And I noticed Mac McConnell had his story published. I think I’ll send him an email of congratulations.

    • My belief is that the Forest Service has below cost timber sales because they can. That is they do not have to show a profit, and can use “multiple use,” i.e. wildlife habitat improvement, ecosystem restoration, etc. as justification for what they consider below cost but above benefit timber sales, or whatever they call their projects these days.

      My problem with the Forest Service is not that projects are “below cost,” but that they are not well-vetted as to “benefit.” My economic advice always was that the agency account for its costs, and in mostly non-monetary (qualitative) terms justify those costs relative to benefits as investments in a future that the American people would be proud of.

      As Albert Einstein once quipped: “Most of what counts, can’t be counted.” (or something like that)

      • There are also “covenants” within timber sale contracts, which must be appraised for, implemented and paid for with logs. Road maintenance costs can be significant, especially when existing Forest Service roads haven’t seen a project in years. Roads MUST be watered when log hauling is happening, to save the fine materials that hold the road surface together. That costs money. Slash treatments, including physical removal and hand piling, often costs very significant amounts. This is especially true, here in California, where projects deal with fuels reductions first, and commercial log removal is less emphasized. I think it is important that these “value-added” tasks are part of the Forest Service’s plans.

        Sadly, the timber industry is less-inclined to pay for the extra expensive tasks. I have seen projects up for bid, at base rates, where the mill won’t bid on it, due to the extra costs lumped into it. Also, sometimes they pass on the extra costs to their logging contractors. I once ran into one purchasers, whose policy was to not include a copy of the timber sale contract to their contractors. Otherwise, the logger would want more money to do the job. In the end, I would have to explain to the logger the many tasks that are required under the contract. Ultimately, it is the purchaser’s responsibility to get the work done.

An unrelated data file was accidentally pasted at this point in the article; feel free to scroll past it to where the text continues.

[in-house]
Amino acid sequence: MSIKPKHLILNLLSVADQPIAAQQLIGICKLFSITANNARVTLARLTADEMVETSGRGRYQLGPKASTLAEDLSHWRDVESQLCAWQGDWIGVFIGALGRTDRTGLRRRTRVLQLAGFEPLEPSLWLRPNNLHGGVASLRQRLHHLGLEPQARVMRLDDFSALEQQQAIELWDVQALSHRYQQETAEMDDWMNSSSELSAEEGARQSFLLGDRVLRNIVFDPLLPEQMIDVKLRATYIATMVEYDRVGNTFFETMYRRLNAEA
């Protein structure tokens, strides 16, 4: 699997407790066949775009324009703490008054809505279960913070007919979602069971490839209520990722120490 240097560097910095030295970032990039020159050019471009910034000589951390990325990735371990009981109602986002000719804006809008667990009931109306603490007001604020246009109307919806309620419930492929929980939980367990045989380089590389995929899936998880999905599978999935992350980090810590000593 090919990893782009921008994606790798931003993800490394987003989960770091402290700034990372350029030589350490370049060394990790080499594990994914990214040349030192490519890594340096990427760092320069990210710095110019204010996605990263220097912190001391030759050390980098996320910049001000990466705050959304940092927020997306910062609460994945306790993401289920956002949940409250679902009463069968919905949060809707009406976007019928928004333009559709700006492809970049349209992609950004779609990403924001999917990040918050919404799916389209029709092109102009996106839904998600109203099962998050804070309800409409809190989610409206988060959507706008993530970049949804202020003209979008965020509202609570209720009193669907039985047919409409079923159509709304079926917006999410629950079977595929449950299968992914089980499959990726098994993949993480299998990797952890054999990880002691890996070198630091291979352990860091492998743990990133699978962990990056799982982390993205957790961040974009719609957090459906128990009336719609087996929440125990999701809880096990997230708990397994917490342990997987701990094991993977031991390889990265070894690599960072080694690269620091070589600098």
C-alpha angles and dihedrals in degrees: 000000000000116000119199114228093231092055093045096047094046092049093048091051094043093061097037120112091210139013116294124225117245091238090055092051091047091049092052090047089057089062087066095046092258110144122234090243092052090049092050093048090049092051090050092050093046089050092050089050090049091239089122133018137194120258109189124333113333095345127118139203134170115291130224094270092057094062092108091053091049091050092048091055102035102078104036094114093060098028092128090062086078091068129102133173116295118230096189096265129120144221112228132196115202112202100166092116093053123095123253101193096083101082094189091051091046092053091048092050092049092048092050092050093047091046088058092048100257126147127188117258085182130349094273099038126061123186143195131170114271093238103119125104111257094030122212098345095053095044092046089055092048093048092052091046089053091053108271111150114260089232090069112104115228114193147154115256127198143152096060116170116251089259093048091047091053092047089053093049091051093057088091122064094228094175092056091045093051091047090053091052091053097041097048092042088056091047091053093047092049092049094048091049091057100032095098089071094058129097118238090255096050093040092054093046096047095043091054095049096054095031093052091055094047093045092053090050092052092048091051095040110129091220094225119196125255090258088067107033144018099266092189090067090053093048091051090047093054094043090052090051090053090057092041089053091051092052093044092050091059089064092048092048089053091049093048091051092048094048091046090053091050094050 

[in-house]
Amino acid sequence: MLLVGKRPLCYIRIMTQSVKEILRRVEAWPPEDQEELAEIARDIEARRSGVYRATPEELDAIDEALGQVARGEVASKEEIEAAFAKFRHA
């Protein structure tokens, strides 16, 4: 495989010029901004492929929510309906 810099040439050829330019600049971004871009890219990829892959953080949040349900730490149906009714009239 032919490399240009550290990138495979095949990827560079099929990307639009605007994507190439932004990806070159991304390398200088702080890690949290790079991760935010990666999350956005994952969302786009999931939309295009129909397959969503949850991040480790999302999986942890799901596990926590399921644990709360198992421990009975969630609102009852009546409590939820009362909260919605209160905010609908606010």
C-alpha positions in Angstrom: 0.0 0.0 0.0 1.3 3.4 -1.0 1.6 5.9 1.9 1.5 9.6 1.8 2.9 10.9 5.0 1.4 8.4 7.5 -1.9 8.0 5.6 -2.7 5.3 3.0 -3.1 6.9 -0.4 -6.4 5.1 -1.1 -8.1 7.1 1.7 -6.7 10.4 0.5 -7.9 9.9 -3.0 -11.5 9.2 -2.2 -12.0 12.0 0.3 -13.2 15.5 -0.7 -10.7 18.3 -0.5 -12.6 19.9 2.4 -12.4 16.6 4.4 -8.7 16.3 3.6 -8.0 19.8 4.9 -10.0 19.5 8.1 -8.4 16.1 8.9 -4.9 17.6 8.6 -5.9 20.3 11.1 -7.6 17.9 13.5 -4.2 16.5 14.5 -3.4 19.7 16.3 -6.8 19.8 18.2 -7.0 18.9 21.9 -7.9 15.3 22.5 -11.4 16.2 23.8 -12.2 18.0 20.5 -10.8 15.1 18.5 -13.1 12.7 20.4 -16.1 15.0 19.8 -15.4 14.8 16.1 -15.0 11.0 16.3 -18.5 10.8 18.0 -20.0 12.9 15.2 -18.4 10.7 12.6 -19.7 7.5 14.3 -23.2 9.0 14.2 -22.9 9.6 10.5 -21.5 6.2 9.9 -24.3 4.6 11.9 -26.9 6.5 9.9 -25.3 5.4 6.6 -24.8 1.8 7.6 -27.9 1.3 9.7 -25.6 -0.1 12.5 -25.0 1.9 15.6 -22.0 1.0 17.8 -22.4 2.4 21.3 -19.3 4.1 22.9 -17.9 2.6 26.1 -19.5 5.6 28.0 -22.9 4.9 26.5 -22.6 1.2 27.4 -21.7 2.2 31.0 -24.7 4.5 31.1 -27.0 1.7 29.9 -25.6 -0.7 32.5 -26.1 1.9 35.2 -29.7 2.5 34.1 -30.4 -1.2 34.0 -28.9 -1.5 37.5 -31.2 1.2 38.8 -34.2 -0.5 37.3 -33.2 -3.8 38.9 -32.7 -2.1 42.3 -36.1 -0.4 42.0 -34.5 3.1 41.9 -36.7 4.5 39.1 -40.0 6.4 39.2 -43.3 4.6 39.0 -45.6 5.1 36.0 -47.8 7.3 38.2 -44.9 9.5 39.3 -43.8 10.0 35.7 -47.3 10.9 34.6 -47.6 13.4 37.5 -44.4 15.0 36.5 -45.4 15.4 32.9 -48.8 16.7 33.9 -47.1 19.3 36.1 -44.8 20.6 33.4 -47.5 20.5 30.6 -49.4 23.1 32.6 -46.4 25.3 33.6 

• On Montana DNRC timber sales, in addition to paying for the stumpage,the “purchaser” pays for new roads, temp roads, and road maintenance. There is no “purchaser road credit”. Also an additional “forest improvement fee” is paid for slash disposal, burning, future thinning, ect. ect. I wonder who pays for USFS temp roads or new roads today? Is the road credit still alive? I’ll find out the details eventually from my timber beast friends. While Montana’s DNRC lists “timber sale bid results” and prospectus’s on their website-lord knows where the USFS posts that info for comparison-I hope not on the FEDBIZOPS site. A link would be helpfull if anyone knows? Good for apples to apples comparisons.

          It’s time the below cost timber sale story is resurrected. It’ll make a good story. It’s enough that the public knows the states make money and the feds don’t.

          You’re right about the lack of USFS “profit motive”. It’s pathetic to read of projects like the Aspen-Sopris on the White River forest in Colorado. It calls for”non-commercial” slashing (coppicing)of small diameter aspen and masticating sage on something like 15,000 acres followed by RX burning. Why don’t they just wait for the inevitable wildfire to come along and do it for them? My tax dollars paying for Pop forestry.

    • Federal lands are the backbone of virtually every major recovery plan. While DNR lands merely try to modestly reduce adverse impacts on listed species, but DNR lands are still “sinks” instead of “sources” for most wildlife. Differences in cost of production are mostly related to this and the cost of public participation and ESA consultation, which are worth every penny to those of us who use them.